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More enemy fire deflected off the Rubicon’s shields, causing both the ship to bounce in space and Cade’s stomach to bounce into his chest. He wrapped his hand around a strap that hung from the cargo hold wall, steadying himself as he swallowed his insides down. After taking a deep breath, he looked over and saw Kira smirking at him.
“What?” Cade asked, agitated.
“Nothing, nothing at all,” Kira said. “I just didn’t know you were so delicate. But it’s fine. Totally cool.”
Cade groaned. “You know, even by our standards, this is excessively stupid.”
Kira put up her hands. “Hey, don’t look at me. This is your friend’s idea.”
“Huh?” came Mig’s voice from the back of the cargo hold, where he was tinkering with something or other. “Is Cade complaining again?”
“I’m not complaining,” Cade said. “I’m just … processing. Verbally. I’m verbally processing.”
“Verbally processing your complaint,” Kira said. “We got it.”
“You know what? I’m ready. I am ready to jump out of this ship now.”
“Such a sensitive Chosen One.” Mig snickered as he stepped in front of Cade and started fiddling with his grav suit. “I’m just going to shut this clasp. If you’re going to leap into the cold, deadly abyss of space, it’s best if your enclosure is airtight.”
Cade rolled his shoulders, unable to find any comfort inside the cumbersome exoskeleton. Grav suits were nothing new; crew members used them all the time, especially on larger starships, to make exterior repairs. But in those instances, the grav suits were tethered to the ship. They moved slowly and safely.
Mig’s version was neither slow nor safe. He’d reinforced Kira’s grav suits so the exterior was harder to penetrate, but Cade was less concerned with the ramifications of taking enemy fire and more concerned with the suit’s propulsion capabilities, which, thanks to Mig’s upgrades, could now power a small starhopper. Having that kind of power right beneath his feet and hands didn’t sit well with Cade. Especially since he was supposed to use that power to propel himself through space and hope nothing went wrong—and in this case, wrong could send Cade careening off into space, where he’d die a long, excruciating death. Cade had one fear in life, and that was it. He could take on a squad of Praxian drones with hands so steady you could rest your drink on them; he could fly any ship through a furious dogfight with a smile on his face. While he didn’t relish the idea of meeting the sharp end of a quanta staff or being incinerated by an enemy starfighter, at least those ends would be quick. But confronting the vast, emptiness of space? Where he’d float for days and do nothing but think? That scared the crap out of him.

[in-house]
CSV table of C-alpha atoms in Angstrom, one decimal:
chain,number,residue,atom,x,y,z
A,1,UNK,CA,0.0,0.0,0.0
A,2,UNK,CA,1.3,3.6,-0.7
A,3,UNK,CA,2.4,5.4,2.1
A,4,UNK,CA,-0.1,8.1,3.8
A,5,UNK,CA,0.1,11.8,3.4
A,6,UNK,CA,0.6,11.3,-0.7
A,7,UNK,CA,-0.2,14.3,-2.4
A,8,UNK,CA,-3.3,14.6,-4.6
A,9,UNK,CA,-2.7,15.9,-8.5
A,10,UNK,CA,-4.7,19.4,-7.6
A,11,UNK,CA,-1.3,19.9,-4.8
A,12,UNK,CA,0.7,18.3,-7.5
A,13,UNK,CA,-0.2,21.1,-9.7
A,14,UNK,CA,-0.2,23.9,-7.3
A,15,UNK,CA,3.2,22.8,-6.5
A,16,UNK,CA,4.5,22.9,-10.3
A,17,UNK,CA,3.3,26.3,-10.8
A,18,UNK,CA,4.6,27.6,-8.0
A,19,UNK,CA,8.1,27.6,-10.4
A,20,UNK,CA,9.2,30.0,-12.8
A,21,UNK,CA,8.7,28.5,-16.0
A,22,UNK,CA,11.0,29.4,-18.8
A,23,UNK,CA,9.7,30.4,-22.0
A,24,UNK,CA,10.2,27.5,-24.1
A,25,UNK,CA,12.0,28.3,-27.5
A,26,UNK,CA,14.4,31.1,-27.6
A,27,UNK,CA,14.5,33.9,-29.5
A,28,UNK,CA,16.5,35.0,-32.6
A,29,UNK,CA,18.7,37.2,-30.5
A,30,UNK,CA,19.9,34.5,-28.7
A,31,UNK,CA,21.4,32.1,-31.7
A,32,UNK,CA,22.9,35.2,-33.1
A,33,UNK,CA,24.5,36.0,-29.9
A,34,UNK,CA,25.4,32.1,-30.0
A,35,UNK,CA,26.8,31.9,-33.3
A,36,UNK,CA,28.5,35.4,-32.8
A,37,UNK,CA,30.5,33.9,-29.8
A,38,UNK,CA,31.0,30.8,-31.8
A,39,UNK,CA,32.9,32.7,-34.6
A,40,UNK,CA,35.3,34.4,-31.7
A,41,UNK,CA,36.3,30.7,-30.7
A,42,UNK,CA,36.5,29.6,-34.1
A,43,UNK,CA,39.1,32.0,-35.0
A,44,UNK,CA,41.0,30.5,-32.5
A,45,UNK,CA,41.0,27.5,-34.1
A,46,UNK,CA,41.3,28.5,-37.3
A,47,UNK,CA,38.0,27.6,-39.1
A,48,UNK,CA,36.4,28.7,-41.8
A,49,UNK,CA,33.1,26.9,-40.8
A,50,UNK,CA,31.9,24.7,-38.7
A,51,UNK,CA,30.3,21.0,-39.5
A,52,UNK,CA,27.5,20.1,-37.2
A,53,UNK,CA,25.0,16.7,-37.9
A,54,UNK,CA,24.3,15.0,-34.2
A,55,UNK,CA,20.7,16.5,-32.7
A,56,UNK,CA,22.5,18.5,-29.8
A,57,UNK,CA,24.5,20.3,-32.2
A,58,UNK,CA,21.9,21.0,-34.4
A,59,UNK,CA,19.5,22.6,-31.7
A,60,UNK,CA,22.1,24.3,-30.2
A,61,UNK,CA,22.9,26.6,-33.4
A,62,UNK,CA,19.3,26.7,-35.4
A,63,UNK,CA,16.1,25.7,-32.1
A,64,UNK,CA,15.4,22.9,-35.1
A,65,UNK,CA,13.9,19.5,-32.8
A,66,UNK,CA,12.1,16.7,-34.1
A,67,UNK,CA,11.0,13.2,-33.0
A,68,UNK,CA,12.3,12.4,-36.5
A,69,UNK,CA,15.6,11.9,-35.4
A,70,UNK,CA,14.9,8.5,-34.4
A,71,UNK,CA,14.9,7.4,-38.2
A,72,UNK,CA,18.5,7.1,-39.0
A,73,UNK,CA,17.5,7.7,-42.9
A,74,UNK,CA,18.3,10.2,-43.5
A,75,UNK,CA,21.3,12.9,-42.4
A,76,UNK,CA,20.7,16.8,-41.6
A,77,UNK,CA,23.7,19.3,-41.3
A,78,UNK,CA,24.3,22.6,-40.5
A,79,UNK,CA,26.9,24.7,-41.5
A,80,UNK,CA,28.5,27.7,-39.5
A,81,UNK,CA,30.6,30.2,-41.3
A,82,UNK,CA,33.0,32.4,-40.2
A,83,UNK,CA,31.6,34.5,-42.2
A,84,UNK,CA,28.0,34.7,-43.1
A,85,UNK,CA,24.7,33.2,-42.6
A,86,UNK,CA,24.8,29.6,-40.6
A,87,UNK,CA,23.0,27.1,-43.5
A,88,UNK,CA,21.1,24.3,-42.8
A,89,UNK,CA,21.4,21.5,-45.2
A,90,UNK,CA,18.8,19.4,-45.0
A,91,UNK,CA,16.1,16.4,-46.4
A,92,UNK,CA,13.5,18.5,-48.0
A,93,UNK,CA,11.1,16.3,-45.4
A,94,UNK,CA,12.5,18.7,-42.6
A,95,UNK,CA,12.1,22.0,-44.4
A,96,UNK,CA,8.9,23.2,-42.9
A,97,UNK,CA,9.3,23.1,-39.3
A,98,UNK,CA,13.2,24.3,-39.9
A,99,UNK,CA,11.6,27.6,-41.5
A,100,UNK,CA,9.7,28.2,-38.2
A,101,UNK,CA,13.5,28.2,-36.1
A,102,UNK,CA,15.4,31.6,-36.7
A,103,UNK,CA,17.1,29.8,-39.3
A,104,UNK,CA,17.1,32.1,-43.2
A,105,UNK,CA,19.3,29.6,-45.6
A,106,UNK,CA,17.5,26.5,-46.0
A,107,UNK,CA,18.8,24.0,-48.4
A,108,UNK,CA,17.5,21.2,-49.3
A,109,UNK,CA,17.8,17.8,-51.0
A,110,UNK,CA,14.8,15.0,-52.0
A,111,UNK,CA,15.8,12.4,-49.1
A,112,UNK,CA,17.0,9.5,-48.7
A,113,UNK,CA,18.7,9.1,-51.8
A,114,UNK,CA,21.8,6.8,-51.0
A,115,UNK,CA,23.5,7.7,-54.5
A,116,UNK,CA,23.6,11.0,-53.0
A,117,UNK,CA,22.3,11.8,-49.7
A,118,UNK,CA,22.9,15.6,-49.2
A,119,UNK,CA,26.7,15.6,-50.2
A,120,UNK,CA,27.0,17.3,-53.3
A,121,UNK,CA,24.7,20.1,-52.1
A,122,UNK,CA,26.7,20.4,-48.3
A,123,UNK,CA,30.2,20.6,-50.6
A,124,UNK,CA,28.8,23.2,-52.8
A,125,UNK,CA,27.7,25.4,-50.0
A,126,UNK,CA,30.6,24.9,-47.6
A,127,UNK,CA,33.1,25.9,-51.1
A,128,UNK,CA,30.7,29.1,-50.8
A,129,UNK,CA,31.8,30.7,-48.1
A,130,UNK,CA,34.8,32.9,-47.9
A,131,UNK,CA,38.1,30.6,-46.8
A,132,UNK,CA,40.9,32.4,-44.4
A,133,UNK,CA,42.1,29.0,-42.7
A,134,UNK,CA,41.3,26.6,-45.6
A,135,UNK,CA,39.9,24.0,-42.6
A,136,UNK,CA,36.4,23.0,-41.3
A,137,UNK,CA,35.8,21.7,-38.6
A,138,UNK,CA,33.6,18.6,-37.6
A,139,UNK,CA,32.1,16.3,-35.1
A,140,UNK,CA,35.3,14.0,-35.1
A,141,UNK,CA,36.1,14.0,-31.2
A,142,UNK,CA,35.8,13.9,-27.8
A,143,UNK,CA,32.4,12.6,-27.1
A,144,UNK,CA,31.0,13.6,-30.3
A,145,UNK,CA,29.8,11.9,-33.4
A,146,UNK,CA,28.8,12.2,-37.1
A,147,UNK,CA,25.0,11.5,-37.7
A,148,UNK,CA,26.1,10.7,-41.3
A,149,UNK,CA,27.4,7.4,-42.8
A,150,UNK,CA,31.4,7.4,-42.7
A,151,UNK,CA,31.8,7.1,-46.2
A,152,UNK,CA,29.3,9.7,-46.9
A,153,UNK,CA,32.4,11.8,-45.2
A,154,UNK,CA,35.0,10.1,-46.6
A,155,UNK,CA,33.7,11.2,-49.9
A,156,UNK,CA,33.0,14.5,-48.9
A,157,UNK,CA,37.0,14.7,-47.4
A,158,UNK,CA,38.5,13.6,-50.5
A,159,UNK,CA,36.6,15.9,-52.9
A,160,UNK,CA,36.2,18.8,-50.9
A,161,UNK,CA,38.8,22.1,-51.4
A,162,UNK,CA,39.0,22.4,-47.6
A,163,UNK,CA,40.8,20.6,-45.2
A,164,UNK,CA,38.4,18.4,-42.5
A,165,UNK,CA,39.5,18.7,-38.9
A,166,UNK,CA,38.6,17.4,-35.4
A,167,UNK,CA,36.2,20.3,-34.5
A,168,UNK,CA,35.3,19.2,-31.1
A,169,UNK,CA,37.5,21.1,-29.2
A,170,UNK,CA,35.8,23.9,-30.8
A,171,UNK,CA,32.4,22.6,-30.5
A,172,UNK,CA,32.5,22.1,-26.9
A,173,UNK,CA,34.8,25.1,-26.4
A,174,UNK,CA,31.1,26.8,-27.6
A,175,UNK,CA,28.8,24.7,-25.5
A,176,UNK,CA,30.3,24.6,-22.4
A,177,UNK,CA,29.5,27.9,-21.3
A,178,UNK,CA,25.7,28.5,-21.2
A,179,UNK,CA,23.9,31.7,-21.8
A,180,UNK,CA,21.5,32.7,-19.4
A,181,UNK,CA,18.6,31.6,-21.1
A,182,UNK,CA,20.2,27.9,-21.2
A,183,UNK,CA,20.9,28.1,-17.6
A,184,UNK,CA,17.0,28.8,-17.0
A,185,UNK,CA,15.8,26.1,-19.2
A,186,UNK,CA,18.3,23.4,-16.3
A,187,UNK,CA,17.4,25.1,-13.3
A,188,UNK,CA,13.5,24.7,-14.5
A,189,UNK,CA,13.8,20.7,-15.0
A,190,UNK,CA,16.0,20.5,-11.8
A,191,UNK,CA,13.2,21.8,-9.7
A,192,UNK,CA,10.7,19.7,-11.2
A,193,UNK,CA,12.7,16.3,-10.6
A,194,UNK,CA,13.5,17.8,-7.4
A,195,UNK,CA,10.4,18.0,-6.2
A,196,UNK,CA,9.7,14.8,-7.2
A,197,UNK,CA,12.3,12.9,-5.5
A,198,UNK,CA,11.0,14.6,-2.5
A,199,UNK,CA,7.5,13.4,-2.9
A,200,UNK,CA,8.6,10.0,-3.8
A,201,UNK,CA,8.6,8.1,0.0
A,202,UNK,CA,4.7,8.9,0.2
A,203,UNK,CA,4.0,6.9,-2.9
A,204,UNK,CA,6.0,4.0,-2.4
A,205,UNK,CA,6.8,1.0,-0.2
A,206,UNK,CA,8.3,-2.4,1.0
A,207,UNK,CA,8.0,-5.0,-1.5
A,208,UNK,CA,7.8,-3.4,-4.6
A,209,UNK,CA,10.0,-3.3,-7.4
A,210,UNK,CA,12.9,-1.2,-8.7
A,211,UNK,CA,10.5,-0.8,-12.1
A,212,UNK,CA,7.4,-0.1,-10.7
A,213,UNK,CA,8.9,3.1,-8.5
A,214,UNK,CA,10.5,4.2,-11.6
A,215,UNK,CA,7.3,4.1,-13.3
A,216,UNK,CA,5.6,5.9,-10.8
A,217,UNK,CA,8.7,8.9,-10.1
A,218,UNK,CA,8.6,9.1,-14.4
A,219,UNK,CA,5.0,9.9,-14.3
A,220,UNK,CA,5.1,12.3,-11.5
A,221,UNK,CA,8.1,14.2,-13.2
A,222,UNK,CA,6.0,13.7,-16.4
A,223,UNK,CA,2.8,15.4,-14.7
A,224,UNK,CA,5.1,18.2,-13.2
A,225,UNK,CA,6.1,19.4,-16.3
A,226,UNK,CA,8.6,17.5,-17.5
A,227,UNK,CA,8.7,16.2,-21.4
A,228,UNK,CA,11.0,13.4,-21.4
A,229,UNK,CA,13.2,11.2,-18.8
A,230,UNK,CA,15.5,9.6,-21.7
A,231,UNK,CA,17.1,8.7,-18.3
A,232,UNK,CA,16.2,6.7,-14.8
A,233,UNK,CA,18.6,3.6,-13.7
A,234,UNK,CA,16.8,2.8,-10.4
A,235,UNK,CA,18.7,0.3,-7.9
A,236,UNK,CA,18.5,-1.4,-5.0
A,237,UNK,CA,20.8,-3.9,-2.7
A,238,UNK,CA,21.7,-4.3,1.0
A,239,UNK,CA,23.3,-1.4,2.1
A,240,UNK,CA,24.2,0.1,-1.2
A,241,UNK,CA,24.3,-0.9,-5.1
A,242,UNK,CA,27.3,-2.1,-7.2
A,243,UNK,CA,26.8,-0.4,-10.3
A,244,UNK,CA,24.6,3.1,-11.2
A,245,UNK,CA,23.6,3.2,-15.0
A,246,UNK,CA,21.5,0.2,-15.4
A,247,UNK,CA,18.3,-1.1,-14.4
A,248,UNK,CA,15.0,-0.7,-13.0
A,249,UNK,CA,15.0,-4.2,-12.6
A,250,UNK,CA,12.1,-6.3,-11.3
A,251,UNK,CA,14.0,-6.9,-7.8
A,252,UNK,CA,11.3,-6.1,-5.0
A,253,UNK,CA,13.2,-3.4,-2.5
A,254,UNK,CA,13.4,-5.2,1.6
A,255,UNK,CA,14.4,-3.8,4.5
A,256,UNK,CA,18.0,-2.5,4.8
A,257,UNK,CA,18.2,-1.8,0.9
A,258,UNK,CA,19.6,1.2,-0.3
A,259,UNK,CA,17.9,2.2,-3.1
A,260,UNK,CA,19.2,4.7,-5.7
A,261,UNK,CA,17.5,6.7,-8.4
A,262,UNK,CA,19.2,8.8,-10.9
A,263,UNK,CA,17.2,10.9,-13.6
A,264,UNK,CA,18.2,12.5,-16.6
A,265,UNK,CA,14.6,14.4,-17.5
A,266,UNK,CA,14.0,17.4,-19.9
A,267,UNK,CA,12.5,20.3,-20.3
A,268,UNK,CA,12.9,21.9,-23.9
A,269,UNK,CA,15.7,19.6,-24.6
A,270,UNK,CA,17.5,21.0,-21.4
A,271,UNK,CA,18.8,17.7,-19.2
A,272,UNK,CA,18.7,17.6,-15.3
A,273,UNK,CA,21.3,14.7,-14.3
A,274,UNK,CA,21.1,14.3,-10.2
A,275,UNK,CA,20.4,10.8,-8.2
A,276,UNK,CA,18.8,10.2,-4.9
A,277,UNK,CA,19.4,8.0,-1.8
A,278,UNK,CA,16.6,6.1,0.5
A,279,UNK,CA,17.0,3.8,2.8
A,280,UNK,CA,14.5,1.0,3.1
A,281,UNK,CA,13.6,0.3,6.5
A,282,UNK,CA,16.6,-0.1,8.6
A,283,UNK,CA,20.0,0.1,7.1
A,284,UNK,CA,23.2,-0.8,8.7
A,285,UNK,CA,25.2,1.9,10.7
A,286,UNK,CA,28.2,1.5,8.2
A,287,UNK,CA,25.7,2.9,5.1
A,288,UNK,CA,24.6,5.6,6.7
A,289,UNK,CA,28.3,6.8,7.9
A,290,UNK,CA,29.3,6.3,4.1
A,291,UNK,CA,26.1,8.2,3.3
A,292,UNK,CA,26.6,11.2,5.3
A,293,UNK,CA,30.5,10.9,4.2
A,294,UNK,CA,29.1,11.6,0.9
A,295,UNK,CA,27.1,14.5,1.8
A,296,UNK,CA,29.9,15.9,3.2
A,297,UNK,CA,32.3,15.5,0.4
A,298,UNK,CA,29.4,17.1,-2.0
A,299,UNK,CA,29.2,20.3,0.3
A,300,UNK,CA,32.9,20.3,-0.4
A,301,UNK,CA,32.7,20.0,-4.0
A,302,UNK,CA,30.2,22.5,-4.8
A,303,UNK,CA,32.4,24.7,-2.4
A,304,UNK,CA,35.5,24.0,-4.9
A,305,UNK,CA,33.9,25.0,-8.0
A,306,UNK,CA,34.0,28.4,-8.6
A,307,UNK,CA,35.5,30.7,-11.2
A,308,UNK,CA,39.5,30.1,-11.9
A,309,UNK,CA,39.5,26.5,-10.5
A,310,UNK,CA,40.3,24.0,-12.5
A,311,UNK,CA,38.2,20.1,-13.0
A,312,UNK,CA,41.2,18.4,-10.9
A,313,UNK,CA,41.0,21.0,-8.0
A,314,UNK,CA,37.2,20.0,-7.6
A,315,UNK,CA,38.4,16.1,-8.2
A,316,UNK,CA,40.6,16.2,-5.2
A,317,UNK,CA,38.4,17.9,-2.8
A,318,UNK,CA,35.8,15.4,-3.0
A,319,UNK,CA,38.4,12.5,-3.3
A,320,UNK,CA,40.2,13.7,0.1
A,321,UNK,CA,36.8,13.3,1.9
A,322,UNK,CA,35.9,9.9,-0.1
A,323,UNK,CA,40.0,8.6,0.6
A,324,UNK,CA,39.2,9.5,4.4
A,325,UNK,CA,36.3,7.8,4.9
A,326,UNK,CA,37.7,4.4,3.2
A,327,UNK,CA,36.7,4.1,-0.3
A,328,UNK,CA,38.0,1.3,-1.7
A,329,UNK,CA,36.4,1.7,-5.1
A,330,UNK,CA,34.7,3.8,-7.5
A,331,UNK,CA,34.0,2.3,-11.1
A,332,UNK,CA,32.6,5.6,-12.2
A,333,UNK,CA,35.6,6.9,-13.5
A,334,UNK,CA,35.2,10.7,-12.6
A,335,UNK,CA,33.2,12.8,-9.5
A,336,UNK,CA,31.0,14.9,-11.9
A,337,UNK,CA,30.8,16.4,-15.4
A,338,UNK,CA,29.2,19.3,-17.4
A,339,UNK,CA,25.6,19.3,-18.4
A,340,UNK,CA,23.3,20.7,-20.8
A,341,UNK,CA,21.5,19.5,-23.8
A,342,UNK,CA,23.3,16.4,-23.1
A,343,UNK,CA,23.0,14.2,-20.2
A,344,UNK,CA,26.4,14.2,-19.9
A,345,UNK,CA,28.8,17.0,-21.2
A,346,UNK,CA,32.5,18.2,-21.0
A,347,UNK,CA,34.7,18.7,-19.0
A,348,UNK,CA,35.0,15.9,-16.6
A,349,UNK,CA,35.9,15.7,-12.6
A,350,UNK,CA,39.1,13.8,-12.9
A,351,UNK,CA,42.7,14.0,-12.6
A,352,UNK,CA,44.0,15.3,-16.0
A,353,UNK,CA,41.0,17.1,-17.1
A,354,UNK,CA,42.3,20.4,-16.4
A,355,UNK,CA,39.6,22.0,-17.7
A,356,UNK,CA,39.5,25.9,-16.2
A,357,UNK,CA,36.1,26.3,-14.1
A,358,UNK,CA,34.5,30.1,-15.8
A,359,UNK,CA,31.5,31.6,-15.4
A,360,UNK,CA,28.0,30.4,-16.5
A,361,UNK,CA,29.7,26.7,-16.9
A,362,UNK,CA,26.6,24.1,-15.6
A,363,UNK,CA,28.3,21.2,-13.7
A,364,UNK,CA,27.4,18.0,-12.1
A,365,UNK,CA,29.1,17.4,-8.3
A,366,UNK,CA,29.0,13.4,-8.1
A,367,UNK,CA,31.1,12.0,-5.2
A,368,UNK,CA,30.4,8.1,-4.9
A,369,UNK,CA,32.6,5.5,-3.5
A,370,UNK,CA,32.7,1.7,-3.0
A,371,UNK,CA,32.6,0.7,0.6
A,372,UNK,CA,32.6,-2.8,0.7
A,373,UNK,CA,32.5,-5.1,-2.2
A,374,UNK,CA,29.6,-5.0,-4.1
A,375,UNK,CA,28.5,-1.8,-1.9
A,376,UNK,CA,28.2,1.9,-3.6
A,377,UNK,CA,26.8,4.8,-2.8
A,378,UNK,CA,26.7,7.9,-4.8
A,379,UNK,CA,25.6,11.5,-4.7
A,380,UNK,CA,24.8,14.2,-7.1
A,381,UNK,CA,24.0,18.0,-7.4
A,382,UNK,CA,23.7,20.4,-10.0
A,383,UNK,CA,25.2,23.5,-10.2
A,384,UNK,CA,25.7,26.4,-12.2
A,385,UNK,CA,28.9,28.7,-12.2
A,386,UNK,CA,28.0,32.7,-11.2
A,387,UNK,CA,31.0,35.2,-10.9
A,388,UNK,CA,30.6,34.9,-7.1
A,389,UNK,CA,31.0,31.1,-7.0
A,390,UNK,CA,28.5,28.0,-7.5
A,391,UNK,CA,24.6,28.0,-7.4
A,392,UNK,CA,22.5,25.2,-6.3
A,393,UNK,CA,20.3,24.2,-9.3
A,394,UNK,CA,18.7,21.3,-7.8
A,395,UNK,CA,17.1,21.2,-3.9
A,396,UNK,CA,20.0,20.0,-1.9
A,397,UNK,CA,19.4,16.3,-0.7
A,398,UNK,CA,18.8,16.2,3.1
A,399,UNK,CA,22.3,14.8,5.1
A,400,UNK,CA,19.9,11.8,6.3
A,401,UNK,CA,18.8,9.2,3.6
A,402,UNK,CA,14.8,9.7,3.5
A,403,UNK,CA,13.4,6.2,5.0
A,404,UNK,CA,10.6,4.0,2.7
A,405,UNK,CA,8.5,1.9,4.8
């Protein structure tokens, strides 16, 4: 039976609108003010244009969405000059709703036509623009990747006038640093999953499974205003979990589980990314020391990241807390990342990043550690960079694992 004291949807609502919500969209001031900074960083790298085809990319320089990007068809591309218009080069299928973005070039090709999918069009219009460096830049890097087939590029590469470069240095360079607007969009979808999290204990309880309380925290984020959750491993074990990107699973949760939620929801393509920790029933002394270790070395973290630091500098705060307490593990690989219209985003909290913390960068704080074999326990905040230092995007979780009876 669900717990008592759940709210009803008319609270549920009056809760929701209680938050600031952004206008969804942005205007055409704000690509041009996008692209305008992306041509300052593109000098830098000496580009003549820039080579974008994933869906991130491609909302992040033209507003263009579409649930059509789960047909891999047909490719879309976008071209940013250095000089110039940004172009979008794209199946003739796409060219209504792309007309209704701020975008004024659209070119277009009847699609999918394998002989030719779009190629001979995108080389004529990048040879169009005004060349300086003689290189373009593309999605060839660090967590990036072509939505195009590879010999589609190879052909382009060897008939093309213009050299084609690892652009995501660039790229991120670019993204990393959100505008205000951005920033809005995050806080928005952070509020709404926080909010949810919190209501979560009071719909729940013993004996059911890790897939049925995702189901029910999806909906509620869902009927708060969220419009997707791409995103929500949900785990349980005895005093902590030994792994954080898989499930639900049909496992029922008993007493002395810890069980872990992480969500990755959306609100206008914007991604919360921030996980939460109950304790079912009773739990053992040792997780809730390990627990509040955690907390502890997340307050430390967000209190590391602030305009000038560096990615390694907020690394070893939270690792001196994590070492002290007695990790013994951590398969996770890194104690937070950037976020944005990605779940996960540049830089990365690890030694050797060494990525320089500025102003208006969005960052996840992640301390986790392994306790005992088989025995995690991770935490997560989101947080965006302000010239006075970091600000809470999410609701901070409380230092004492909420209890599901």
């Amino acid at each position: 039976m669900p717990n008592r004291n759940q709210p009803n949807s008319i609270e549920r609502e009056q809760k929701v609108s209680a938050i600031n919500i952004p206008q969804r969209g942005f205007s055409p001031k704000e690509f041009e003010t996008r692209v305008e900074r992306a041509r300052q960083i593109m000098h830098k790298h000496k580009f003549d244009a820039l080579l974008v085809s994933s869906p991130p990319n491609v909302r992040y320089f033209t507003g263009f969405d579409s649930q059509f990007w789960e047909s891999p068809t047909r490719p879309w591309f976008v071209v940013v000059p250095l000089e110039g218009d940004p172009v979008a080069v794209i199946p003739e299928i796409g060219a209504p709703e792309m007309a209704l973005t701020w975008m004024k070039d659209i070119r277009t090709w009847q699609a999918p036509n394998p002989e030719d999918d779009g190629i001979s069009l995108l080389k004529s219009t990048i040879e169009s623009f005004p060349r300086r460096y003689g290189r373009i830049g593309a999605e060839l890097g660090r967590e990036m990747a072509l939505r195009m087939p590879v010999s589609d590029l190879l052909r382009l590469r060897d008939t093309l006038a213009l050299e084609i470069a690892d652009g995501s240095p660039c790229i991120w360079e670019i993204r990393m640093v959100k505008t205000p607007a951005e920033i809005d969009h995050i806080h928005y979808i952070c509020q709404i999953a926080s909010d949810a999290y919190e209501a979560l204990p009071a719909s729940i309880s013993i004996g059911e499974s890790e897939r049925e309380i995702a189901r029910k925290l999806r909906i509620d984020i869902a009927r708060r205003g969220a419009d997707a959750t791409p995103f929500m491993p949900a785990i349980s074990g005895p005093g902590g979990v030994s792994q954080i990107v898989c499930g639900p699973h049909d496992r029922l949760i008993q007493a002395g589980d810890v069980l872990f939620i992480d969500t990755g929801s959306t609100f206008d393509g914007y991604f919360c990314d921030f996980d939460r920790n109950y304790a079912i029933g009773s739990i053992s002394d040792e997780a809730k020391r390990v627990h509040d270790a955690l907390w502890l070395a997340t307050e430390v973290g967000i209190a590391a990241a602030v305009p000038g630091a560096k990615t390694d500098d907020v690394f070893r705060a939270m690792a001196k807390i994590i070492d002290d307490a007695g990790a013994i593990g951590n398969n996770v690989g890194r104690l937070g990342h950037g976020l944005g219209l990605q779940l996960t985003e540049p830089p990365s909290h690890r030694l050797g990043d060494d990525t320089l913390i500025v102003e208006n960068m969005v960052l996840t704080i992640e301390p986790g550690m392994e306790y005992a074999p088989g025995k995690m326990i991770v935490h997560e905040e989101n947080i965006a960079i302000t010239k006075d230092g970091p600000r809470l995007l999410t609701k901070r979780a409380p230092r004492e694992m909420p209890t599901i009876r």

The ship was rocked by enemy fire again, and Cade nearly lost his lunch.
“You know,” Kira said, “if I could hand over the control of my ship to your cranky drone, you should be able to handle this.”
“I never thought I’d say this, but for the first time, Duke is actually the least of my problems,” Cade said.
From over his shoulder, Cade heard 4-Qel’s heavy gait as he lumbered down the cargo hold’s ramp. He “whistled” a monotone tune as he joined Cade, Kira, and Mig.
“Personally, I’m excited,” the drone said. He’d been equipped with the propulsion units, but he didn’t need the grav suit. Because, apparently, nothing could kill him.
“So you like the idea of hurtling through space with a questionable amount of control over your body?” Cade said. “Why doesn’t that surprise me?”
“I’ll be like a graceful speck among the cosmos, as close as I will ever get to being united with the fabric that binds all sentient life.”
Cade and Kira shared a curious look.
“Or,” 4-Qel continued, “a weapon of massive power, out to exact my destructive purpose.”
“That’s more like it,” Kira said.
Mig punched in the code on the cargo hold’s control panel. The hold’s door lowered slowly, revealing a deep blackness punctuated by pinpricks of stars.
“From here, the drop to the Kundarian trade ship should take no more than two minutes,” Mig informed the team. “Use the suit exactly like I showed you; let it do most of the work, and you’re good.”
Mig joined Cade, Kira, and 4-Qel, and together they walked toward the lip of the cargo door. In just seconds, they’d be jumping off it; Cade tried to convince himself that he was relieved to finally have it done with. He’d been sweating this solution to liberating the Praxis-occupied Kundarian vessel ever since it was conceived, and no matter how hard he tried, he couldn’t bring himself to liking it. In fact, he hated it.
“Oh, one other thing!” Mig yelled over the din of the cargo door’s hydraulic system. “Do not forget that last thing I told you!”
Cade shot a panic-stricken look at Mig. “Wait, what?” he asked. “What last thing?”
“Huh?” Mig said, holding his armored hand up to where his ear was, beneath his helmet. “Sorry, I can’t hear you.”